Rights in CINA Cases
Rights in CINA Cases
Can I go to court in the CINA case?
Yes. The court can decide, however, that you shouldn’t come to some or all of the hearings because they will be harmful to you. You may be able to participate in the hearings by phone if you can’t come in person because you are far away from the courtroom or because you are in school.
Can I have an attorney represent me in the CINA case?
Yes. In a CINA case, the court can appoint an attorney for you. You have a right to testify, present evidence, and call witnesses in court. Your attorney will explain your rights and choices at the time of a hearing and in the future.
- The court will also appoint a guardian ad litem (GAL) to represent your best You can read more about the job of a GAL below in this section.
The court may also appoint a Court Appointed Special Advocate (CASA).
Who gets to participate in the termination trial?
At the trial, OCS will be represented by a caseworker responsible for the child, and by an attorney called an assistant attorney general or AAG. The AAG presents evidence and calls the OCS witnesses at trial.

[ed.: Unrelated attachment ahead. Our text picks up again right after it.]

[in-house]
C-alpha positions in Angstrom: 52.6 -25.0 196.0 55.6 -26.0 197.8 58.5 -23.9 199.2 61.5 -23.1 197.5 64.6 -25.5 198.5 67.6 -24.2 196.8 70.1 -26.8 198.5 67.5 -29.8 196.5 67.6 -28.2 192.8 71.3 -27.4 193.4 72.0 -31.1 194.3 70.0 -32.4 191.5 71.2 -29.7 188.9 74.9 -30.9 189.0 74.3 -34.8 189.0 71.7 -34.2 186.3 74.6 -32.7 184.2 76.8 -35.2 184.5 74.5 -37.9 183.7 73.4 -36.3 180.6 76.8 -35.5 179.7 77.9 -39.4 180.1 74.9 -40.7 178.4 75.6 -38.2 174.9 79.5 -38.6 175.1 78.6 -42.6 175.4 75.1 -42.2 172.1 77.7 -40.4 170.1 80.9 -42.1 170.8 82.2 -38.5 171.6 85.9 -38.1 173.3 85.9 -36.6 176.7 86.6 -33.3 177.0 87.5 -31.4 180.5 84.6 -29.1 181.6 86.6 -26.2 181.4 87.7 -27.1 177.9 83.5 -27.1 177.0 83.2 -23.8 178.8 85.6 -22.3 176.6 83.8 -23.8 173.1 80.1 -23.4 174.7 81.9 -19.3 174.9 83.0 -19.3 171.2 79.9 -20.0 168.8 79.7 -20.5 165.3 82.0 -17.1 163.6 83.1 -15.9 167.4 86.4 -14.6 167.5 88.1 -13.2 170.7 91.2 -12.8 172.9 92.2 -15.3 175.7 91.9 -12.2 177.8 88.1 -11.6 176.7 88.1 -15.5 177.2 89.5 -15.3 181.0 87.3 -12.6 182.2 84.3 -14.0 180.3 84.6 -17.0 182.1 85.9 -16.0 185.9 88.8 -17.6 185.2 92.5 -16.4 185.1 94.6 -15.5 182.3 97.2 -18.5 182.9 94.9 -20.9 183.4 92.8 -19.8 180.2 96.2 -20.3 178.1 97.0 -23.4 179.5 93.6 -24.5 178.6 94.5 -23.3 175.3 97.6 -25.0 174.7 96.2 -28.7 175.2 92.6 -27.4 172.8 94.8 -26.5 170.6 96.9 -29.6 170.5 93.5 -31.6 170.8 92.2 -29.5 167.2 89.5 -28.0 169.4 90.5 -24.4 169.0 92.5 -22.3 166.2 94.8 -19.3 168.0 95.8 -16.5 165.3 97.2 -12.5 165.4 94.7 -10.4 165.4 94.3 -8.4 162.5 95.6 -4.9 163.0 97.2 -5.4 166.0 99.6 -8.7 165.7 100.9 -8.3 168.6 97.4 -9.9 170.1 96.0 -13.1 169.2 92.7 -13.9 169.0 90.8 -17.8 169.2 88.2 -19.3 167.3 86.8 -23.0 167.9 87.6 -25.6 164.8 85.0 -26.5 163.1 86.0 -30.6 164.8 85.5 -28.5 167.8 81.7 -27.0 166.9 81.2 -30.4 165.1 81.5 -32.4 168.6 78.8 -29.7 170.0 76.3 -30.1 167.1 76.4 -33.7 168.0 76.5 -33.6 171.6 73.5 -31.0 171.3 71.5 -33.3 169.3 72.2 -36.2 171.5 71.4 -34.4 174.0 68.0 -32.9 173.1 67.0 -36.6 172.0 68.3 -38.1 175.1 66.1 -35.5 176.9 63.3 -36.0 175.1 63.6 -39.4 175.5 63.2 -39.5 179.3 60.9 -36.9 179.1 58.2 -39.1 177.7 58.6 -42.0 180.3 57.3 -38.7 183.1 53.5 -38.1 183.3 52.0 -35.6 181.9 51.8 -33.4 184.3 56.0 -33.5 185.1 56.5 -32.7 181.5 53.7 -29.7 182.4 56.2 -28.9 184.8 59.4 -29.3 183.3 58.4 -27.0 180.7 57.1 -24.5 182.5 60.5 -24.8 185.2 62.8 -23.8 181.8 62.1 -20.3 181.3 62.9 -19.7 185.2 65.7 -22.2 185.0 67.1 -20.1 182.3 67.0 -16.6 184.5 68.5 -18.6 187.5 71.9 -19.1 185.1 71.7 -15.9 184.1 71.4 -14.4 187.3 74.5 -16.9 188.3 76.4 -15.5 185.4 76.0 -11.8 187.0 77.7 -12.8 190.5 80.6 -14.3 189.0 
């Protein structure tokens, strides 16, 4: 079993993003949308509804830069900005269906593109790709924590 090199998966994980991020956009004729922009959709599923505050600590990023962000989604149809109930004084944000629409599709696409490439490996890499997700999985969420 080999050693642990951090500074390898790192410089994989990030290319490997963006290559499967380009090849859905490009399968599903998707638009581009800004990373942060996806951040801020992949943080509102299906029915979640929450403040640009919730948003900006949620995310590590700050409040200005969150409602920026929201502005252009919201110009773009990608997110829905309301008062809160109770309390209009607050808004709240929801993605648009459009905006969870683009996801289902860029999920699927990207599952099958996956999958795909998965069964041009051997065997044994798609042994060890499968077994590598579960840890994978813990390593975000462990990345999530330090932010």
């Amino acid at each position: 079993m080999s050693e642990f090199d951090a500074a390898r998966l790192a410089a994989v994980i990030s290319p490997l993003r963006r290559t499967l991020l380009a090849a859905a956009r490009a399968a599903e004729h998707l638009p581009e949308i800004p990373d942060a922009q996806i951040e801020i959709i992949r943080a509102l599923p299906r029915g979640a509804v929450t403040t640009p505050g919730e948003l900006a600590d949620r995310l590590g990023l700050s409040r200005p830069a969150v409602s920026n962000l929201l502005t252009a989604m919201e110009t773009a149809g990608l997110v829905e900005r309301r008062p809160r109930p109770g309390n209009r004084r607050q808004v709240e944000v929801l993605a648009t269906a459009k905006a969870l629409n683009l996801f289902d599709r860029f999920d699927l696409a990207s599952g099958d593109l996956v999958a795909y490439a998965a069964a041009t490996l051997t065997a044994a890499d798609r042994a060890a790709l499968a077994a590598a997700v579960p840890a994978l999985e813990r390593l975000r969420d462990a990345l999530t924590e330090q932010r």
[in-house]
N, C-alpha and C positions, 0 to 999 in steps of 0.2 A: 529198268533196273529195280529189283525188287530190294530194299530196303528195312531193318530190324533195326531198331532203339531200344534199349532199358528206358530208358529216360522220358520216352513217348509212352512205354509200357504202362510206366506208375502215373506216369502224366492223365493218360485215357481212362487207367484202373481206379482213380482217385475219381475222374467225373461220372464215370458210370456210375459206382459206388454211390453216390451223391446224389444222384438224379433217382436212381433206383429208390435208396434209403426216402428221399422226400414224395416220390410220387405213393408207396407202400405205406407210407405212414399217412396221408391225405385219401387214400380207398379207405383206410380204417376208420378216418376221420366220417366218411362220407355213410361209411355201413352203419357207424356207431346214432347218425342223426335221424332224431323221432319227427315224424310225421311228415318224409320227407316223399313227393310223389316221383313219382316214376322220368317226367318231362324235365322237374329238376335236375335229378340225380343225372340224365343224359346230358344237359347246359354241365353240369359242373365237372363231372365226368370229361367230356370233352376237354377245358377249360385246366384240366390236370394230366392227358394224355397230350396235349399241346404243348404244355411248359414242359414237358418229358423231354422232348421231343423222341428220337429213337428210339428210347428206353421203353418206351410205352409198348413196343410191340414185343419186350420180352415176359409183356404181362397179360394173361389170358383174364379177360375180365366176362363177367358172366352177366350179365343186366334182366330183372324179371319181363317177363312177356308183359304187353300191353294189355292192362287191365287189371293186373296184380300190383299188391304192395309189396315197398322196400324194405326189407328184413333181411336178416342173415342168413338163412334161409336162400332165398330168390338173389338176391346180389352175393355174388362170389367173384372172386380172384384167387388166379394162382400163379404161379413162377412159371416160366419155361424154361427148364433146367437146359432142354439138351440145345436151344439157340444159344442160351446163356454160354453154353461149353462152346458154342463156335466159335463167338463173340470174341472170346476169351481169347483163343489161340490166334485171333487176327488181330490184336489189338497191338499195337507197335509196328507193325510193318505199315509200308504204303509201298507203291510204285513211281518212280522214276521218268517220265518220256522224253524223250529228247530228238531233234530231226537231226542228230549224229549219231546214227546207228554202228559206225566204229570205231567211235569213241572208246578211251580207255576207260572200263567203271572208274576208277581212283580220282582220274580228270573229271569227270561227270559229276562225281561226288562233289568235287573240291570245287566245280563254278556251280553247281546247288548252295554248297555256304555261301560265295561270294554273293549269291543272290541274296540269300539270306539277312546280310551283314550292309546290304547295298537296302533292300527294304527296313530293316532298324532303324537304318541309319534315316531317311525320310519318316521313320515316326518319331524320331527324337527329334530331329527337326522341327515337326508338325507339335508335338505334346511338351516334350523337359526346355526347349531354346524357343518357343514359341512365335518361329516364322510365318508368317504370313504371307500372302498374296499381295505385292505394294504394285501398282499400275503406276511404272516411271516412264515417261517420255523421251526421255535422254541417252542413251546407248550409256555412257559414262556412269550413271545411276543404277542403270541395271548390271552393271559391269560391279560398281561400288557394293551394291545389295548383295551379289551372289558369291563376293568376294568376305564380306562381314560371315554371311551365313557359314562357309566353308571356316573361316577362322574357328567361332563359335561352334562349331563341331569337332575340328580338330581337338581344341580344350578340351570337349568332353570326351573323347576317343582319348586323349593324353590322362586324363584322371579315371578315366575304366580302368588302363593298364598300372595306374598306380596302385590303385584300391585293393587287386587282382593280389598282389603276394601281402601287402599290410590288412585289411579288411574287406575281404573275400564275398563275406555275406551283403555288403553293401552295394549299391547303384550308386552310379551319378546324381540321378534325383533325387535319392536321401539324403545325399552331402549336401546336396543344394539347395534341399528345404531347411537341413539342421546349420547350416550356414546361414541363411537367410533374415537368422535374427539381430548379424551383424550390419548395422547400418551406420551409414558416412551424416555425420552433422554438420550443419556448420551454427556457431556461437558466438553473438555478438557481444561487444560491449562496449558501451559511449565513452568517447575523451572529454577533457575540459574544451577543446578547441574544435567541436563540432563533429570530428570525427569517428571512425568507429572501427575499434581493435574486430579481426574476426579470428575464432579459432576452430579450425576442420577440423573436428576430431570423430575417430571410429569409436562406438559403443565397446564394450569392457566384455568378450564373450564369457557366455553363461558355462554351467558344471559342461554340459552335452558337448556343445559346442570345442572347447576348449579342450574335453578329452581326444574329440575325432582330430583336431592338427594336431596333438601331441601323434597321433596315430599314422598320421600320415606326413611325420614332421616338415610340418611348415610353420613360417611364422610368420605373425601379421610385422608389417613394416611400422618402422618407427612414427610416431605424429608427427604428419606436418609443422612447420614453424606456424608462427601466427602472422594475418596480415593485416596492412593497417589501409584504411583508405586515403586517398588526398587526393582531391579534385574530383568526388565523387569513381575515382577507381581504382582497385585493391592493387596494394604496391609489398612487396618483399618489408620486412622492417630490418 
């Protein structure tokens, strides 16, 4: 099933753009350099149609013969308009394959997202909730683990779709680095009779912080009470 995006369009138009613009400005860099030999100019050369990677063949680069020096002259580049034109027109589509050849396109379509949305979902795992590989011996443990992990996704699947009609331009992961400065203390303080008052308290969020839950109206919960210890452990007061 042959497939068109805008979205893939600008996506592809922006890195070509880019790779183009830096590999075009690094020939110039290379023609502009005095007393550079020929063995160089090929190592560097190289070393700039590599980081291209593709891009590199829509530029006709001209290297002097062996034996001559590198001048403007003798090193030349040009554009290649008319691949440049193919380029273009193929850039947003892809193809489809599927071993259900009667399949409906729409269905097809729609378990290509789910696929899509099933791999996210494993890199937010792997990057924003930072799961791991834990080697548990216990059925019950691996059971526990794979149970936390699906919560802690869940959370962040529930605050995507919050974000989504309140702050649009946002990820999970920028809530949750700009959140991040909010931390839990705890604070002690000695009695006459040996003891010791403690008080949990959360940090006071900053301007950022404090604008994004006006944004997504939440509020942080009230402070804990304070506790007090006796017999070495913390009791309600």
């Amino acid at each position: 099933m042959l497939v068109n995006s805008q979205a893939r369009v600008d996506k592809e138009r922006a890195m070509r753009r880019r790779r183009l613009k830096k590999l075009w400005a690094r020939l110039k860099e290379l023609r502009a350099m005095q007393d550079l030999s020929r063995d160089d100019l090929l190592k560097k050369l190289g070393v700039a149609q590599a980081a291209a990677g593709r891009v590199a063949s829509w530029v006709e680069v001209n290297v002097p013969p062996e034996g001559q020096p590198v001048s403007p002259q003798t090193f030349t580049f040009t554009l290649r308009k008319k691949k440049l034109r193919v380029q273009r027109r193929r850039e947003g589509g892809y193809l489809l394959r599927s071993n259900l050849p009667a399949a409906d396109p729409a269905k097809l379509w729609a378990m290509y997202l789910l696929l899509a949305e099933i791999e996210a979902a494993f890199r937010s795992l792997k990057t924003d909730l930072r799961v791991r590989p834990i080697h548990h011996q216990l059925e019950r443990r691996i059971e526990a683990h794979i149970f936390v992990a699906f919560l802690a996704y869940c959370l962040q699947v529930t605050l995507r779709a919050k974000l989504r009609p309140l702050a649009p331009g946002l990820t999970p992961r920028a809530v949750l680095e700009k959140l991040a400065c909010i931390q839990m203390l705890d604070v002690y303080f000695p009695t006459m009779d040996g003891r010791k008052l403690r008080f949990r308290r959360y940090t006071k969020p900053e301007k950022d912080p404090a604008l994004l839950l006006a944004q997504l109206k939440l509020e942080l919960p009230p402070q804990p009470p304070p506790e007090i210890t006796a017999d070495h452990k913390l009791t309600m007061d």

Others who have a right to participate in the trial include:
- both parents; they have a right to participate in the trial, testify, present evidence and question all the witnesses; they can have an attorney to help them participate; and the court can appoint an attorney if they cannot afford one;
- the child who is the subject of a petition to terminate parental rights;
- the guardian ad litem (GAL);
- the child’s attorney if one has been appointed;
- an Indian child’s tribe, if the tribe has intervened in the case;
- a child’s grandparents and foster
Is there a jury?
No. In Alaska, a judge hears the evidence and makes decisions in a child protection case.
I see trials on the news; will the termination trial be on TV?
No. CINA proceedings are open to the public, but no one is allowed to share information that could identify a minor who is the subject of the case. The judge can also order parts or all of the trial to be closed to the public if it would harm a child, affect a child’s testimony, expose information that is confidential, interfere with a criminal investigation, or jeopardize the safety of a victim of domestic violence.